Patrick Reed hits an incredible recovery shot on the second playoff hole and makes a putt to defeat Jordan Spieth and win the Wyndham Championship -- his first PGA TOUR victory.
GREENSBORO, N.C. -- He saw the ball headed right toward several oak trees. When he saw the volunteer signal that his drive had landed out of bounds, though, Patrick Reed's heart absolutely sank.
"I was about to burst out right there," he recalled, stopping short of adding the words, in tears. "I had to pull my hat down over my head. I was just so frustrated and sad."
When Reed looked up, he could see the disappointment on his wife Justine's face, and it tore him apart. They are a team in every sense of the word. The petite blonde caddies for her husband and more than once this week at the Wyndham Championship he had credited successful putts he made to her keen eye.
The couple was so close to their first PGA TOUR victory, after all. This was the second hole of sudden death and OB would have spelled disaster.
So the 23-year-old had no choice but to take a deep breath and compose himself. Before he hit his provisional, though, Reed saw several people run out into the fairway and give him the safe signal. He had a chance now, and he planned to take advantage.
"I was 'all right, let's go do it,'" Reed said.
When the former Augusta State All-American finally got to his ball, it was leaning against a wire, resting atop some dirt, a few twigs, even a couple of spiders -- basically "anything you'd find in the wilderness," he said. But once he moved the wire, Reed knew he could get a club cleanly on the ball.
Now hitting it straight -- Reed's go-to shot is a draw -- under one tree and past two others was another story. Not to mention, the ball was so far above his feet, Reed felt like he was a kid playing tee-ball again.
"I had to step up and hit the shot that I've been fighting all year," Reed said. "The dead straight golf shot. I don't see straight lines. I see curves. To set up and try to hit a dead straight golf shot from a baseball lie was going to be do or die. I don't know how I pulled it off."
Adding to the pressure? Well, Jordan Spieth's approach had just settled 10 feet from the pin. Reed didn't know just how close but he had heard the cheers.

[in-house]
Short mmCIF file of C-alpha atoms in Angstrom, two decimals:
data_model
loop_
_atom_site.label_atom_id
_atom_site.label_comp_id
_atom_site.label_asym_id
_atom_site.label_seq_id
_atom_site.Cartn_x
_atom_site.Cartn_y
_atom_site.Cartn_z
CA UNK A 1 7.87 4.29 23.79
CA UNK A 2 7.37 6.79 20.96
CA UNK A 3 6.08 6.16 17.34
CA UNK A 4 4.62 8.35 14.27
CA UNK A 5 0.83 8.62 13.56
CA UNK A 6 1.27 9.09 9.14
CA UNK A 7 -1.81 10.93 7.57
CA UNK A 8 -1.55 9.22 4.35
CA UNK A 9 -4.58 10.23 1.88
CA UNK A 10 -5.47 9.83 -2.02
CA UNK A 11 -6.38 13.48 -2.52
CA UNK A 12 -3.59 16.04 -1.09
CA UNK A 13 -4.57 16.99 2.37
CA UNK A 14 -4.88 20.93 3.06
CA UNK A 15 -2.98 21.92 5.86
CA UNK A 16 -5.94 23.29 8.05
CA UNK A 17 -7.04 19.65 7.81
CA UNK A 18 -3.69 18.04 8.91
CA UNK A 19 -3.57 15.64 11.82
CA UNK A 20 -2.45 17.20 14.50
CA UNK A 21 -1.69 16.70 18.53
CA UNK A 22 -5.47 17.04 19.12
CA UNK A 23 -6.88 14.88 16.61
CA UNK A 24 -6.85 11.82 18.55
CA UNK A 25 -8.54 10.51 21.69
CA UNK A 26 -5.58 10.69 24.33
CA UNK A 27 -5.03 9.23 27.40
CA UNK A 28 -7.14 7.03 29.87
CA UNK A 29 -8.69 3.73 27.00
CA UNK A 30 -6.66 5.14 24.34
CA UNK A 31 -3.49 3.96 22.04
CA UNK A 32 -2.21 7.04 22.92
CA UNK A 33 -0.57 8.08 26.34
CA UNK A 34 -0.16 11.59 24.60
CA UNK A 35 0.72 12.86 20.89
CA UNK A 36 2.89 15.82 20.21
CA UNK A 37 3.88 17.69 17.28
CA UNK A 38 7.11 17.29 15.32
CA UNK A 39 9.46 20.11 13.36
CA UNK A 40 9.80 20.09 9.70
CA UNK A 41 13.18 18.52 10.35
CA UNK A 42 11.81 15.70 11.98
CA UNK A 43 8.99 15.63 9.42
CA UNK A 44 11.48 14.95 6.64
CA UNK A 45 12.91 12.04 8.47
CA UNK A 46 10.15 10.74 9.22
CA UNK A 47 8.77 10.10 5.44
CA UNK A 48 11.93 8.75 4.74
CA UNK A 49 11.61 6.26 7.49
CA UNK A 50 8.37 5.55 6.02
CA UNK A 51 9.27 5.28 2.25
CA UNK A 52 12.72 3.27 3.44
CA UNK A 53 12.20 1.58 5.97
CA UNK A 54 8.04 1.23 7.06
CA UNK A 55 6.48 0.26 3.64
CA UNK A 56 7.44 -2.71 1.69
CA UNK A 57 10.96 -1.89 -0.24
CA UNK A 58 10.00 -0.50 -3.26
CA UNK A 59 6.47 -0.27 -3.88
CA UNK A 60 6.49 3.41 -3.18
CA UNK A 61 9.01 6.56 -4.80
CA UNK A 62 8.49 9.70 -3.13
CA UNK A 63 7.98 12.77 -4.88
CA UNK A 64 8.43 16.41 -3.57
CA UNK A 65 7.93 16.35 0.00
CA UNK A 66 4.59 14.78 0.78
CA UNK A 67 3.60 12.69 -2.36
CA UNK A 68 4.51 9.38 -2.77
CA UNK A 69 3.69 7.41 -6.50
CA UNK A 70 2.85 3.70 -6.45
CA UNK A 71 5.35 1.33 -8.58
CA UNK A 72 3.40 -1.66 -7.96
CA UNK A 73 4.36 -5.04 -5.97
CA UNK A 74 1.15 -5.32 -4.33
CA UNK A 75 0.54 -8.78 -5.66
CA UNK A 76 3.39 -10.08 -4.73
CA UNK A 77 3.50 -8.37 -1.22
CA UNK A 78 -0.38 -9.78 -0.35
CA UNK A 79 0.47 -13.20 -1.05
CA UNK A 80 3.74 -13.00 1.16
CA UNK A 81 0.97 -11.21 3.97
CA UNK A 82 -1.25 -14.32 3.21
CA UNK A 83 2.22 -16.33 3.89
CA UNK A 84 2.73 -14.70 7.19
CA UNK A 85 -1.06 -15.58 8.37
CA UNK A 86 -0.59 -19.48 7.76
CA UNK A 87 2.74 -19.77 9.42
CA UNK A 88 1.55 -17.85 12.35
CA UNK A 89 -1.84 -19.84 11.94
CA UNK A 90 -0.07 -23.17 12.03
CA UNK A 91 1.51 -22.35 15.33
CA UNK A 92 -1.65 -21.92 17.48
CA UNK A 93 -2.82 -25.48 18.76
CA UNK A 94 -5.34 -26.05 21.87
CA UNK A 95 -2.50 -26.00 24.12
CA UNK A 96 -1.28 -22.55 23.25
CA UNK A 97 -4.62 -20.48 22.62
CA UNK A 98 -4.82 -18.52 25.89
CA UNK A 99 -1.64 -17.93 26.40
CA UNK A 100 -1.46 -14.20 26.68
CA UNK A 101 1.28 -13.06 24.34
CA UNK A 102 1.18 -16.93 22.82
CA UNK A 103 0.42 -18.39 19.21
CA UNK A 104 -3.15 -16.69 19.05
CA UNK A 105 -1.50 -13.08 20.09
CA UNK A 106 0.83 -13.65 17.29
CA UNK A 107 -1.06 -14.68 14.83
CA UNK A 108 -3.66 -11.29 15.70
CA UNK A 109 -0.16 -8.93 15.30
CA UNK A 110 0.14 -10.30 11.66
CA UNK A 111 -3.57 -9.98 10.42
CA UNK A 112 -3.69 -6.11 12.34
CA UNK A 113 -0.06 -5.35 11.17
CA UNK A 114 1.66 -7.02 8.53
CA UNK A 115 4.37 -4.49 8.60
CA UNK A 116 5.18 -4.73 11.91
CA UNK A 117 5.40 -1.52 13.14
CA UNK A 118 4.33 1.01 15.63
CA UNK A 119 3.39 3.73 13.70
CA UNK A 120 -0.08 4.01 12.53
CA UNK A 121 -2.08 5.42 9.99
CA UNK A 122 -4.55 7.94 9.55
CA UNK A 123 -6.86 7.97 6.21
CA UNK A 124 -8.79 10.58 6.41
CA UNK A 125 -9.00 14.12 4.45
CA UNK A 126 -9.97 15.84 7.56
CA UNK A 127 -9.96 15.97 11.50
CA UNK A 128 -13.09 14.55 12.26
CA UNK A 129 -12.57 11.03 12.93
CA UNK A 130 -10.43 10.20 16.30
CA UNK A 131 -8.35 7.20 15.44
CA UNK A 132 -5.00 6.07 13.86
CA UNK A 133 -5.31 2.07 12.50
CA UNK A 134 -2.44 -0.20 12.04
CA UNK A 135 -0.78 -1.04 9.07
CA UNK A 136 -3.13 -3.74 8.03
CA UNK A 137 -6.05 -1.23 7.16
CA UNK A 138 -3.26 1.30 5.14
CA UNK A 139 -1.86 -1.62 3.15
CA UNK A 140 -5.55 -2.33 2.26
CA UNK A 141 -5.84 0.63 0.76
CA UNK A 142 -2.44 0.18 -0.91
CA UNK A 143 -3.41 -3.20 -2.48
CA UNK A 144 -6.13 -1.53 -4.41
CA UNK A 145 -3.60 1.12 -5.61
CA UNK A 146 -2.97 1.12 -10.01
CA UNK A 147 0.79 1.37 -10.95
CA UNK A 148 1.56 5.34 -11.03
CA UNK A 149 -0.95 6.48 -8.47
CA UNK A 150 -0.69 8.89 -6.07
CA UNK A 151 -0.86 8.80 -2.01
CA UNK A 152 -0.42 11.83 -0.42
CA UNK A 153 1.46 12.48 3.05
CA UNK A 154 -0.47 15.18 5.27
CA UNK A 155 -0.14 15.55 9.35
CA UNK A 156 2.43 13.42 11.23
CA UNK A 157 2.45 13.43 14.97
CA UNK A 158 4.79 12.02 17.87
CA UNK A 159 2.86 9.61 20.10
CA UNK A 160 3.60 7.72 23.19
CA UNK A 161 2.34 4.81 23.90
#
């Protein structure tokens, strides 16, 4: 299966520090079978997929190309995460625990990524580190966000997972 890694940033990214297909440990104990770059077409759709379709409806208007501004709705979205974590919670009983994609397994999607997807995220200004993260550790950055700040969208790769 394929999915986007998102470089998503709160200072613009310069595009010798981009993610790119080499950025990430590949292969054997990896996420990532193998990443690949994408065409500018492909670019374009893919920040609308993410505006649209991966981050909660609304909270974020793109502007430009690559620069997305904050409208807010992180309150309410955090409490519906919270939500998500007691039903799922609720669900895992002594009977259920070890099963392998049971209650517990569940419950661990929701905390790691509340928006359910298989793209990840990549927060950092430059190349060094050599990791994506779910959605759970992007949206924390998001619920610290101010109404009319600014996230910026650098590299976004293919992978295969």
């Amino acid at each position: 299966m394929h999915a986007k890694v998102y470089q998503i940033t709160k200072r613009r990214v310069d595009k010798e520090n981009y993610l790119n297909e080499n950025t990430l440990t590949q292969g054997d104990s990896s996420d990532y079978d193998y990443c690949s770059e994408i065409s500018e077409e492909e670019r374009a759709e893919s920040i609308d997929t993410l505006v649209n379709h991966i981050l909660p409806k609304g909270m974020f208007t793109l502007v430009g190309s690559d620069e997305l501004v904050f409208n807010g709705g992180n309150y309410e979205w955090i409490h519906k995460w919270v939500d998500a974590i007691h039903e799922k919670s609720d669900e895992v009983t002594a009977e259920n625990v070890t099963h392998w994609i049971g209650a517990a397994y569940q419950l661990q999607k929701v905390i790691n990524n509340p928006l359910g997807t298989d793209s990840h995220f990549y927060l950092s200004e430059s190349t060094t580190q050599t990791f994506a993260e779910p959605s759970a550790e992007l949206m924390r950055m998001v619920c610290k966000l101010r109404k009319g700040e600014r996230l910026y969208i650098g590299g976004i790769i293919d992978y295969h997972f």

Spieth acknowledged he was feeling pretty good about his chances.
"I'm like, 'Okay, I'm going to have a putt to win the golf tournament,'" the 20-year-old, who had walked over to look at Reed's ball in the woods, recalled. "That's the way I was thinking."
Spieth was almost at the green when Reed hit his 7-iron. He watched as it glided through the air. Spieth figured it would come up short. But it kept tracking toward the flagstick.
"Wow, that looks really good," Spieth remembers thinking, "crazy" good, he would later say. "... Hit right there and stopped right at the crest of the hill 7 feet away. It was one of the best shots I've ever witnessed so obviously he won't forget it."
Spieth turned around and gave Reed a thumbs up.
There was still work to be done, of course. Spieth -- who had drained a 26-footer for par on the first playoff hole -- putted first, and the ball broke a tad too late, hitting the lip but stubbornly refusing to drop into the hole.
But Reed's 7-footer -- which "felt like it was 40," he said -- was on the mark.
In that instant, Reed's life changed.
The man who survived six Monday qualifiers last year now has job security for two more. He's in two majors -- including the Masters he covets so much -- and headed to New Jersey on Monday in a private plane to play in the FedExCup Playoffs for the first time. He enters The Barclays ranked 22nd and assured of at least three Playoffs starts, too.
"I have all the momentum in the world coming off a win, playing like I have," said Reed, who has now finished 10th or better in his last three starts. "... I have nothing to lose. I secured literally every goal that we had this year.
"... The confidence is out of the roof. I can't wait to play next week. I have to come off my high, that's for sure and I'm going to try to do that tomorrow."
By Tuesday, though, Reed will get in a practice round at Liberty National and go back to doing what he does best
"Just grinding, working hard, you know, and enjoying the time I have with my wife out there with me," Reed said.